- #1

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## Main Question or Discussion Point

I am trying to self-study some physics, and have gotten a little stuck in one of Goldstein's derivations. The dot-notation is still confusing to me. Equation 1.51 in Goldstein states that

[tex]

\frac{\partial \vec{v_i}}{\partial \dot{q_j}} = \frac{\partial \vec{r_i}}{q_j}

[/tex]

I do not understand how he arrives at this equation. He states that this comes from equation 1.46, which is

[tex]

v_i = \frac{dr_i}{dt} = \frac{\partial r_i}{\partial q_k}\dot{q_k} + \frac{\partial r_i}{\partial t}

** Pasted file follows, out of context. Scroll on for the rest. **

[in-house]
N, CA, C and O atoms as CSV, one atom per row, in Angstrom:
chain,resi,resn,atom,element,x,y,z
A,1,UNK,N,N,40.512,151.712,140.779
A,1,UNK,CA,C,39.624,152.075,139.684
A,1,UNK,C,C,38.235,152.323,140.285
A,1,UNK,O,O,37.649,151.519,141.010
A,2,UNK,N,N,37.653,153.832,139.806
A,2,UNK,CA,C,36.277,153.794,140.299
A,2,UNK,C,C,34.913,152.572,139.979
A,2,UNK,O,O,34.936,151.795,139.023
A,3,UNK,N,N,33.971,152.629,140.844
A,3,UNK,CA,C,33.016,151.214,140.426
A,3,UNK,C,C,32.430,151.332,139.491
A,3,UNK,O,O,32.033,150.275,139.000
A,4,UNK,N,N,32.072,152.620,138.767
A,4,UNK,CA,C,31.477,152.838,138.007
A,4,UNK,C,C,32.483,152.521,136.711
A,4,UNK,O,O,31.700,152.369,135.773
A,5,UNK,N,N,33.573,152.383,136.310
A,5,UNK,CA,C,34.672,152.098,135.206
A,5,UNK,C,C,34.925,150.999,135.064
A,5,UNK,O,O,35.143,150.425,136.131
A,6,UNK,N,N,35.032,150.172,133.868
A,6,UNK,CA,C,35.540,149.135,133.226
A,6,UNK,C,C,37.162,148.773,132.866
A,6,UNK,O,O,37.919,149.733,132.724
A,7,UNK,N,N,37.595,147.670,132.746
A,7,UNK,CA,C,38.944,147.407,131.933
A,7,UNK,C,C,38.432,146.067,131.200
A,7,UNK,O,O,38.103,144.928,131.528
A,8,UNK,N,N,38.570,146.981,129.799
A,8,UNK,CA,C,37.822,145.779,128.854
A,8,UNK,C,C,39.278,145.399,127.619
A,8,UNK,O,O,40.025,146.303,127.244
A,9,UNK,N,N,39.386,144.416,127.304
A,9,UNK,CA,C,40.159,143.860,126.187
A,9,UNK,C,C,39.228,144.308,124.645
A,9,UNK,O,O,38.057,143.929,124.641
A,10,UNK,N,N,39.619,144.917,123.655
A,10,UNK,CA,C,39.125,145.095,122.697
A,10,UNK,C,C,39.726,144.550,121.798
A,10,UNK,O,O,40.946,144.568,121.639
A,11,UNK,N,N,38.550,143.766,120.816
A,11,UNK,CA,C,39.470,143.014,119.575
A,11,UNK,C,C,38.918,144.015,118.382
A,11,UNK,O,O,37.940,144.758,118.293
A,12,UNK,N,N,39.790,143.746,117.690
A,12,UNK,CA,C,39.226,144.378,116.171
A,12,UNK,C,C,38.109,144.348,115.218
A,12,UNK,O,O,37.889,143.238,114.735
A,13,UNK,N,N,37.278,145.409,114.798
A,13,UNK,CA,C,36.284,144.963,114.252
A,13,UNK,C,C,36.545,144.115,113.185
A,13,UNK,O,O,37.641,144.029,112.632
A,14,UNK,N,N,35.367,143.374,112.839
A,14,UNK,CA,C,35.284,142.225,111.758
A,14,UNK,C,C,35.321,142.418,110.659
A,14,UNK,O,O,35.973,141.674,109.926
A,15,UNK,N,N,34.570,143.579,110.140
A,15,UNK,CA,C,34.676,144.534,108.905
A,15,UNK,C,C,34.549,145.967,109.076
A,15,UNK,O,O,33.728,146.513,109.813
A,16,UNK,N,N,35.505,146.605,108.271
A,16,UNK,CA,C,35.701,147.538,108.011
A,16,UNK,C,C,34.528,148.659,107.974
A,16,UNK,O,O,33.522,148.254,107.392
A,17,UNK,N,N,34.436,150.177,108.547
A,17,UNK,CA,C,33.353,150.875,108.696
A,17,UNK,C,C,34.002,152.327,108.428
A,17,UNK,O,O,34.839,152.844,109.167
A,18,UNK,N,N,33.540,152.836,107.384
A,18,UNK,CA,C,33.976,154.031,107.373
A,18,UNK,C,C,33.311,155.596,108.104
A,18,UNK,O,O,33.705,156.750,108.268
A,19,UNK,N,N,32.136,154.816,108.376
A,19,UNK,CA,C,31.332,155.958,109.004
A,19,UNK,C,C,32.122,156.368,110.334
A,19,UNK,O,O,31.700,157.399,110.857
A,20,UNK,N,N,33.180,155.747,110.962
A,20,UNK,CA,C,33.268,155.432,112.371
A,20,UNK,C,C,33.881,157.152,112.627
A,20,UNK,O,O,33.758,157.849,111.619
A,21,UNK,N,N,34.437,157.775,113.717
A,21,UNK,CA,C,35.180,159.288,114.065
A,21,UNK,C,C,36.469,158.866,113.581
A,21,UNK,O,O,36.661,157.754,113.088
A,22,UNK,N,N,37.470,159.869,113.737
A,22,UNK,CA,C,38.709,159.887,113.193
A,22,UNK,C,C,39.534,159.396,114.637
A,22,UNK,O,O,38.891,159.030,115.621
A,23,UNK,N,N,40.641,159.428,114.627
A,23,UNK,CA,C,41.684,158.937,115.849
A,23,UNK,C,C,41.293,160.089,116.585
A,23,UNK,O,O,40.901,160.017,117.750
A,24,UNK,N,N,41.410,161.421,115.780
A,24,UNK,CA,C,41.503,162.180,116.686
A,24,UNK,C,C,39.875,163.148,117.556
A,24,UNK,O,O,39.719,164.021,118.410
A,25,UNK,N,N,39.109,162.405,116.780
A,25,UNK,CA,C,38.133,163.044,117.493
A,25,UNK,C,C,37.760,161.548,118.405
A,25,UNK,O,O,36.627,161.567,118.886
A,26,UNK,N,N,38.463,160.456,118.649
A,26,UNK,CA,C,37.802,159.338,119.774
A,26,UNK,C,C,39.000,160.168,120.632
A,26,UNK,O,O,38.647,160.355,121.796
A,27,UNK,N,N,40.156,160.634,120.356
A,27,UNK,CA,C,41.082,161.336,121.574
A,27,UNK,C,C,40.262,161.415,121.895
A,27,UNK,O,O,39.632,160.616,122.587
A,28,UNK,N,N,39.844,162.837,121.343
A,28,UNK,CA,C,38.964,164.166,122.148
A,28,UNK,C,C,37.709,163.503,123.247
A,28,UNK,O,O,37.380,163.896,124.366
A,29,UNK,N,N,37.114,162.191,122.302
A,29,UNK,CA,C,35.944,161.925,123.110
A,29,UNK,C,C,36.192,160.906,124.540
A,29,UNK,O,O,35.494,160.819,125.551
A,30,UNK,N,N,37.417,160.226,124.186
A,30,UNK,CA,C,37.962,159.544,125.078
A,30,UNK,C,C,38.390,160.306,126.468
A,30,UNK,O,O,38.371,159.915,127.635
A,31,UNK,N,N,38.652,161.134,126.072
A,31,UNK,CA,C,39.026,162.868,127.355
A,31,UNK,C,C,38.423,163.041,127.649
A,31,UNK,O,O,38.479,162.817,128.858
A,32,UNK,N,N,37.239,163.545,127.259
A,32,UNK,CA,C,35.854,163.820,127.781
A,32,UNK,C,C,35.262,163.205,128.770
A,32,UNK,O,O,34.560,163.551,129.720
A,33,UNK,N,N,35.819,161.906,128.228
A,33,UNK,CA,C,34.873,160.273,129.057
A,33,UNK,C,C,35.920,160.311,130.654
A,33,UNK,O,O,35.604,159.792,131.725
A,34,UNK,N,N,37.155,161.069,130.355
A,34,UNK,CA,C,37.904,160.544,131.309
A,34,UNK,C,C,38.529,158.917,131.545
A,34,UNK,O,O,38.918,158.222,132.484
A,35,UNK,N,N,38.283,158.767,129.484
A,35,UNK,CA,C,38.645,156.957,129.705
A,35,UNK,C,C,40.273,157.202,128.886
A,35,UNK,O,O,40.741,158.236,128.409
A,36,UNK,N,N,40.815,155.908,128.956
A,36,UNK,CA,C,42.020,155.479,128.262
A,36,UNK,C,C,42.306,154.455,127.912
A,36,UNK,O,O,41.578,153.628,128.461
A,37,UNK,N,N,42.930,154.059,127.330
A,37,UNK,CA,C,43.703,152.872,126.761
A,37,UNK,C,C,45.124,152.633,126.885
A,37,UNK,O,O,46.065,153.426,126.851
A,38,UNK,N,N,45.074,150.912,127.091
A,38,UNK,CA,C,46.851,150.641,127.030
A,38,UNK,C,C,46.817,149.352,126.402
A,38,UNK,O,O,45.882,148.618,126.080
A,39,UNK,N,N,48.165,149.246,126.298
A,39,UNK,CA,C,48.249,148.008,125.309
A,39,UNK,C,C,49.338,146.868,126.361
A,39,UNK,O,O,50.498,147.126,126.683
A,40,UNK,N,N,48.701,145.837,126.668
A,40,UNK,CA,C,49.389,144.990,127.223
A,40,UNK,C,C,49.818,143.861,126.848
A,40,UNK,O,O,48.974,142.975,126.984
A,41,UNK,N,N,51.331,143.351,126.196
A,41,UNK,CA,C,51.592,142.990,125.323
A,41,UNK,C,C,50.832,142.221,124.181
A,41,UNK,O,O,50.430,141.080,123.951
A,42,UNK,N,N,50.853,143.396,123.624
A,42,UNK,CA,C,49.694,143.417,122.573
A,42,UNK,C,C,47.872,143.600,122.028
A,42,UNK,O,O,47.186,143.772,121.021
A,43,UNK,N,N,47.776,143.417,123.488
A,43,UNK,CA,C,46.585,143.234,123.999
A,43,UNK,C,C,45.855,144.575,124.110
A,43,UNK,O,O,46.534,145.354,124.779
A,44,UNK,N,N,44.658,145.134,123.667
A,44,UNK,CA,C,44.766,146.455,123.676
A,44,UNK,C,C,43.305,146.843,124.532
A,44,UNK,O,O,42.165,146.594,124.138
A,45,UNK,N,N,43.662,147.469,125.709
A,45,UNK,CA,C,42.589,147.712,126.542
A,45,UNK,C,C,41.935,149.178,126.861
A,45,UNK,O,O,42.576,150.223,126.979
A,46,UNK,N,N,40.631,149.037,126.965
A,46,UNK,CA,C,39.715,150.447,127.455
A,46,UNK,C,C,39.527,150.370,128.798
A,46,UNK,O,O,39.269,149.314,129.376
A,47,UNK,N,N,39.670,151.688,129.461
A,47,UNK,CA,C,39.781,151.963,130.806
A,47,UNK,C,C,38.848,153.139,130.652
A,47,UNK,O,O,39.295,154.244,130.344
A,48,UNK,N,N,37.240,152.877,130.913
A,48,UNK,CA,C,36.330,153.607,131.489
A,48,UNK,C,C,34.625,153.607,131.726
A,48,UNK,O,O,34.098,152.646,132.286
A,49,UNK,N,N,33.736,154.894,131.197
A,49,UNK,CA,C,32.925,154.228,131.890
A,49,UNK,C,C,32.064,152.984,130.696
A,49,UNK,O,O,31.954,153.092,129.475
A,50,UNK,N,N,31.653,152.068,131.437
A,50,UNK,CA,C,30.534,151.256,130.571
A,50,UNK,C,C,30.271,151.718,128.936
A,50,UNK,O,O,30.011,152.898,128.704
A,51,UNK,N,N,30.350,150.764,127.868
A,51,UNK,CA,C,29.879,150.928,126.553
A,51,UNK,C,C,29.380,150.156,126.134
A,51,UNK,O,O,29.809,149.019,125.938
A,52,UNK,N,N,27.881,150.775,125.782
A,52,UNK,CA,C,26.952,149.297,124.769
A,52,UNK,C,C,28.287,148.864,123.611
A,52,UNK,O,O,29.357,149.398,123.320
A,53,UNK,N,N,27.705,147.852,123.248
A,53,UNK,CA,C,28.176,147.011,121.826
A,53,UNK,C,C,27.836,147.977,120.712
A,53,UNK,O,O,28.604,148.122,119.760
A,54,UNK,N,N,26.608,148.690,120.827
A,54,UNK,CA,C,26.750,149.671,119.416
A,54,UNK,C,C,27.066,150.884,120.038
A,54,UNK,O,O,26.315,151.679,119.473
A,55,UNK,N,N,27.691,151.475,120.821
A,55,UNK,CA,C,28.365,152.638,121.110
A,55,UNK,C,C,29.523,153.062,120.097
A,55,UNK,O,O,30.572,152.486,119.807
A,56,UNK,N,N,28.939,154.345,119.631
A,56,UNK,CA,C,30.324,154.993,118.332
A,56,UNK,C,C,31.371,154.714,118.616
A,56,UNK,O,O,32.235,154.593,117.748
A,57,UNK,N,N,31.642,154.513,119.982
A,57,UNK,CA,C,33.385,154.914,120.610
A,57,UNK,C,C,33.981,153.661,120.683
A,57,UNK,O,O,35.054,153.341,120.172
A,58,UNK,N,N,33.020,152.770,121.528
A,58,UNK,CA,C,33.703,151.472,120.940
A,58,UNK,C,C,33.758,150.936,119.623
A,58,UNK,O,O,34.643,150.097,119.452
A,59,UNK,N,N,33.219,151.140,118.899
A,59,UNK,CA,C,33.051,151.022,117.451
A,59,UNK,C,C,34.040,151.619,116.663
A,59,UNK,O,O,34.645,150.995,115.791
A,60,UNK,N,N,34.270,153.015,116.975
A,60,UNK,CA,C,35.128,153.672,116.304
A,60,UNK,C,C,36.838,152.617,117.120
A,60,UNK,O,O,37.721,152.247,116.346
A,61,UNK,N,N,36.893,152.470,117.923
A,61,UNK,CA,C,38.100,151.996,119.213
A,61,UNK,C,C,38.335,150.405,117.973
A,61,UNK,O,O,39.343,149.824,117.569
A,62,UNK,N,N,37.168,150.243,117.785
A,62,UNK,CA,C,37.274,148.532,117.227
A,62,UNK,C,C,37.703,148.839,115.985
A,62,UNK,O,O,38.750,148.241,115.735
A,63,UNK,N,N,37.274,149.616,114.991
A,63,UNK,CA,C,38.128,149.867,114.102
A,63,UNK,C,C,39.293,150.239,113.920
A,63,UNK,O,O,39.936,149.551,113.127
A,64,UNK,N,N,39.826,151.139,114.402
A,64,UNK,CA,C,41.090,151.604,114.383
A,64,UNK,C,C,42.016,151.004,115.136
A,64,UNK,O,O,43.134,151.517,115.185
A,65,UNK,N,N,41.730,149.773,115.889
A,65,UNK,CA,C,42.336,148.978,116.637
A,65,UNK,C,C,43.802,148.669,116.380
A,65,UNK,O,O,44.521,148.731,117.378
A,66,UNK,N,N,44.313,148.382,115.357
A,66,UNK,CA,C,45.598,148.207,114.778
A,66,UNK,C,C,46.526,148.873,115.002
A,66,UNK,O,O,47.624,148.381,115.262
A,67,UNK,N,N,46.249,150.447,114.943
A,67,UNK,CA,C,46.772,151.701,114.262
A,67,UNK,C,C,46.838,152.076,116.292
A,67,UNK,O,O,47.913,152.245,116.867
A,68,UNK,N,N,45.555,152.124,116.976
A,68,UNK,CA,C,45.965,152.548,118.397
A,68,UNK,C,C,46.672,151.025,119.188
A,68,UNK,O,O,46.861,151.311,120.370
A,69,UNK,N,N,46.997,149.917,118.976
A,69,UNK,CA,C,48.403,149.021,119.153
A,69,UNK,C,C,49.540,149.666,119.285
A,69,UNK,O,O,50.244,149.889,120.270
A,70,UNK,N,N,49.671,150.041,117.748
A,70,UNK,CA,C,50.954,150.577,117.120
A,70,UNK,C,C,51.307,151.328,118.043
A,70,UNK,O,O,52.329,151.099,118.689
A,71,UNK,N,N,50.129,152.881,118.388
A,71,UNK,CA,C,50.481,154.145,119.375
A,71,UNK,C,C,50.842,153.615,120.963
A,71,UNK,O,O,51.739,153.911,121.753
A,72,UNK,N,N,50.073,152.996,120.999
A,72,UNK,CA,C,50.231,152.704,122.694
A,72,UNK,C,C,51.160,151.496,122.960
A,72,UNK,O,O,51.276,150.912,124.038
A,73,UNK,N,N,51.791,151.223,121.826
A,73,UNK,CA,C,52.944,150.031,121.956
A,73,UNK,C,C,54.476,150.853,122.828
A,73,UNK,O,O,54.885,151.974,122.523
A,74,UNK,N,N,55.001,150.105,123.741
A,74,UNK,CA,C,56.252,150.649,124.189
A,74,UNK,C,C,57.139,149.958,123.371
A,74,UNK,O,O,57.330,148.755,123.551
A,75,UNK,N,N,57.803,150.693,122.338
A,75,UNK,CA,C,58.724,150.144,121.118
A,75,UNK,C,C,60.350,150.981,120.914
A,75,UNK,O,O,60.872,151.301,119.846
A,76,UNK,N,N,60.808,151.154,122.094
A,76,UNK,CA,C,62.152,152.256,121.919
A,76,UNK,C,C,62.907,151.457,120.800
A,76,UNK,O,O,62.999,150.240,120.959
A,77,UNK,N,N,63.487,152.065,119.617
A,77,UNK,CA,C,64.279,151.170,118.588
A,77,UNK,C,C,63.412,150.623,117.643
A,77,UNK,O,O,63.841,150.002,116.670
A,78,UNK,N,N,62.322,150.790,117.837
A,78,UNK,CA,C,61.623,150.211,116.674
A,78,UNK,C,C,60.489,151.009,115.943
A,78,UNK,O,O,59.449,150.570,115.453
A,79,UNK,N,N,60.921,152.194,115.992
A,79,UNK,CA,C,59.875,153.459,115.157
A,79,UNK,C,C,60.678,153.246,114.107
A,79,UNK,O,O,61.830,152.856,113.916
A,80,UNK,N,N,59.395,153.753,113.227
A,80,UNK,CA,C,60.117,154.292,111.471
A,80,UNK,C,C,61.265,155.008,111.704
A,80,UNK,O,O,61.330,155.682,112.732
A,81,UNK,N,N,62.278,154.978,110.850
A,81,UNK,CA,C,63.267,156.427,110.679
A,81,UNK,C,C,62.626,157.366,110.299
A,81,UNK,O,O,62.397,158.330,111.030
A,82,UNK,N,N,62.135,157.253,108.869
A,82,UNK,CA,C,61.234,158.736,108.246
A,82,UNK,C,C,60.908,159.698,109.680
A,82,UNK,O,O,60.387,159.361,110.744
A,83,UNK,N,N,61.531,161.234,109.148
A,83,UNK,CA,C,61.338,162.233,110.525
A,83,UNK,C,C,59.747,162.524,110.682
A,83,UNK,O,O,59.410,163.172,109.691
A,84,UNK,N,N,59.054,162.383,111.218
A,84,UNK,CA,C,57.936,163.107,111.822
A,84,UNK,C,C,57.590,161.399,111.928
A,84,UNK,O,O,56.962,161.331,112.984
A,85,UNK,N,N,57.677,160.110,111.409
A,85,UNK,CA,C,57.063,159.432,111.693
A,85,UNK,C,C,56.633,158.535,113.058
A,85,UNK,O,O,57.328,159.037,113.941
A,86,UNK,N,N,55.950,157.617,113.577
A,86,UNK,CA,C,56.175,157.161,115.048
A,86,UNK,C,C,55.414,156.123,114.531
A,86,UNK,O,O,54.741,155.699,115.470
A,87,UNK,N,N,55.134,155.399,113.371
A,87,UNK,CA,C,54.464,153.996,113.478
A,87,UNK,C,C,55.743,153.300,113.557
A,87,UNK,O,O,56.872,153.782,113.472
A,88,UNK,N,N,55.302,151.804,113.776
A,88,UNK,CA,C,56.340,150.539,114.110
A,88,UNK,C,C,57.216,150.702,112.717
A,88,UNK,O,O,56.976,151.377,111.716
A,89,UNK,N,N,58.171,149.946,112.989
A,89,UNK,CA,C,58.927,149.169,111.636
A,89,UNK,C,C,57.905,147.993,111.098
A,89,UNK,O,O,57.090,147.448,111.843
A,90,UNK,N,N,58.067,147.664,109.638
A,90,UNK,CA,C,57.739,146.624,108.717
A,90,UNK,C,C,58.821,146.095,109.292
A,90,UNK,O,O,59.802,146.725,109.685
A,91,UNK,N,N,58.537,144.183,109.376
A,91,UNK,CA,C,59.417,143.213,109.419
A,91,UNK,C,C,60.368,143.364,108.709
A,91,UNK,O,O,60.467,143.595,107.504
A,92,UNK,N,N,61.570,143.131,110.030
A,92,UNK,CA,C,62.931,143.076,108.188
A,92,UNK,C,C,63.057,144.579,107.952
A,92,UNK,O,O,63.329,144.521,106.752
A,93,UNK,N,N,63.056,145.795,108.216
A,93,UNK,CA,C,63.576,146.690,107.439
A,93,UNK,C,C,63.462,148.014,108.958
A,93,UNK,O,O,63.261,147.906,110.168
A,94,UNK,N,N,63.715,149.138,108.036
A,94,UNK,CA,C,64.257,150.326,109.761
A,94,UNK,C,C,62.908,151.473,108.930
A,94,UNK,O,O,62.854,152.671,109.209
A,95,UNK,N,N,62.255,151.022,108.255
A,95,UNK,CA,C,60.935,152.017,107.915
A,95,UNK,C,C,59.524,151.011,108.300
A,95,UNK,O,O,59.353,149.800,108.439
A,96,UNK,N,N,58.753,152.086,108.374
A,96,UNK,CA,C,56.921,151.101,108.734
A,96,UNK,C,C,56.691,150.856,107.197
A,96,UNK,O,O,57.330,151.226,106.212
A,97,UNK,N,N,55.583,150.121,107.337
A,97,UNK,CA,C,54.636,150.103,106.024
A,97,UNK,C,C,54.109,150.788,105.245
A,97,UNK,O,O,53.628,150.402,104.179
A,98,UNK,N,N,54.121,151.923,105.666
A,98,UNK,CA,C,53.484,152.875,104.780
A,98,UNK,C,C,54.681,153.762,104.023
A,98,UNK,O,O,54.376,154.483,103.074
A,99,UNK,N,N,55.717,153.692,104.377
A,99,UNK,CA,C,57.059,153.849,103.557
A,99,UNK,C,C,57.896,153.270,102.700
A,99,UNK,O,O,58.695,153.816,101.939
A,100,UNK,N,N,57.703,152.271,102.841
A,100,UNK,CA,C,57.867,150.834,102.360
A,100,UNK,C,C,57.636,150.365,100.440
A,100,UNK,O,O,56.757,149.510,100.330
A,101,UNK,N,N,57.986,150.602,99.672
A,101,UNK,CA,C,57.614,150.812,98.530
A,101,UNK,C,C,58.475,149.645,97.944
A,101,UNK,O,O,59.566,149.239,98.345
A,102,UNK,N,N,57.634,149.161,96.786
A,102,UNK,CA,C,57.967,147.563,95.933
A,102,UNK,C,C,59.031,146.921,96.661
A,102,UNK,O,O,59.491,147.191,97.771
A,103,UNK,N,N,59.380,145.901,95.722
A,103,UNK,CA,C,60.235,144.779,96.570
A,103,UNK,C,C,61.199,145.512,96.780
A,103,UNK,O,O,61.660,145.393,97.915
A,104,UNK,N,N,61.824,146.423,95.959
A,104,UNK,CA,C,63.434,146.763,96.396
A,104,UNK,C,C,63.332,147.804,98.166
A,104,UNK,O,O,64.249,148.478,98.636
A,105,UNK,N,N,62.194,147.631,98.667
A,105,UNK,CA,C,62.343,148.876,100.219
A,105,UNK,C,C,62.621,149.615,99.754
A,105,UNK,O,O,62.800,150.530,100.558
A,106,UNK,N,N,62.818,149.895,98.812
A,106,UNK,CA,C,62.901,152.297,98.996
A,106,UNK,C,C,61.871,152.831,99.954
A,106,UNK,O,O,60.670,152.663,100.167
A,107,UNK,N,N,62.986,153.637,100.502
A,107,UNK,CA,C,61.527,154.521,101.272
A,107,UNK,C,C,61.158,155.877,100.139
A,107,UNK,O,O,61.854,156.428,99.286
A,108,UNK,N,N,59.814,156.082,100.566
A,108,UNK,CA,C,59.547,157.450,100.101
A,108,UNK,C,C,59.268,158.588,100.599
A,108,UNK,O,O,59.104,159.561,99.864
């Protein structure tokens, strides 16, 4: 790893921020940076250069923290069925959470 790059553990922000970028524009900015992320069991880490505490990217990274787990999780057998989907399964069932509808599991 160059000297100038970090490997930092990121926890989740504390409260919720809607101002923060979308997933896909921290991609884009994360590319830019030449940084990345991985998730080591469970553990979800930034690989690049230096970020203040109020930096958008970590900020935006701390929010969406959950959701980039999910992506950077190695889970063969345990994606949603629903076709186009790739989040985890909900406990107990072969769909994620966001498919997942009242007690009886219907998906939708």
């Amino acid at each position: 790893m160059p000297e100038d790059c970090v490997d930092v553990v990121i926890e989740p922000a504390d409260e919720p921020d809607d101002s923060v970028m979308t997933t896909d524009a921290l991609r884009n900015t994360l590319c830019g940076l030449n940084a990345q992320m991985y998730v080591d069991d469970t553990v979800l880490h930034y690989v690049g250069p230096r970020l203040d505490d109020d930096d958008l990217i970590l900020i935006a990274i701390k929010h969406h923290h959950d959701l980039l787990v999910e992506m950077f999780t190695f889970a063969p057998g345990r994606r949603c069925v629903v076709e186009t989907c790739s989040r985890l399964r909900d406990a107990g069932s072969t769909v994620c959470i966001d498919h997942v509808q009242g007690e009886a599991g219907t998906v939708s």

[/tex]

where the summation convention is implied, but I do not see how he goes from here to 1.51. Any help would be appreciated. Thanks.

[tex]

\frac{\partial \vec{v_i}}{\partial \dot{q_j}} = \frac{\partial \vec{r_i}}{q_j}

[/tex]

I do not understand how he arrives at this equation. He states that this comes from equation 1.46, which is

[tex]

v_i = \frac{dr_i}{dt} = \frac{\partial r_i}{\partial q_k}\dot{q_k} + \frac{\partial r_i}{\partial t}

[/tex]

where the summation convention is implied, but I do not see how he goes from here to 1.51. Any help would be appreciated. Thanks.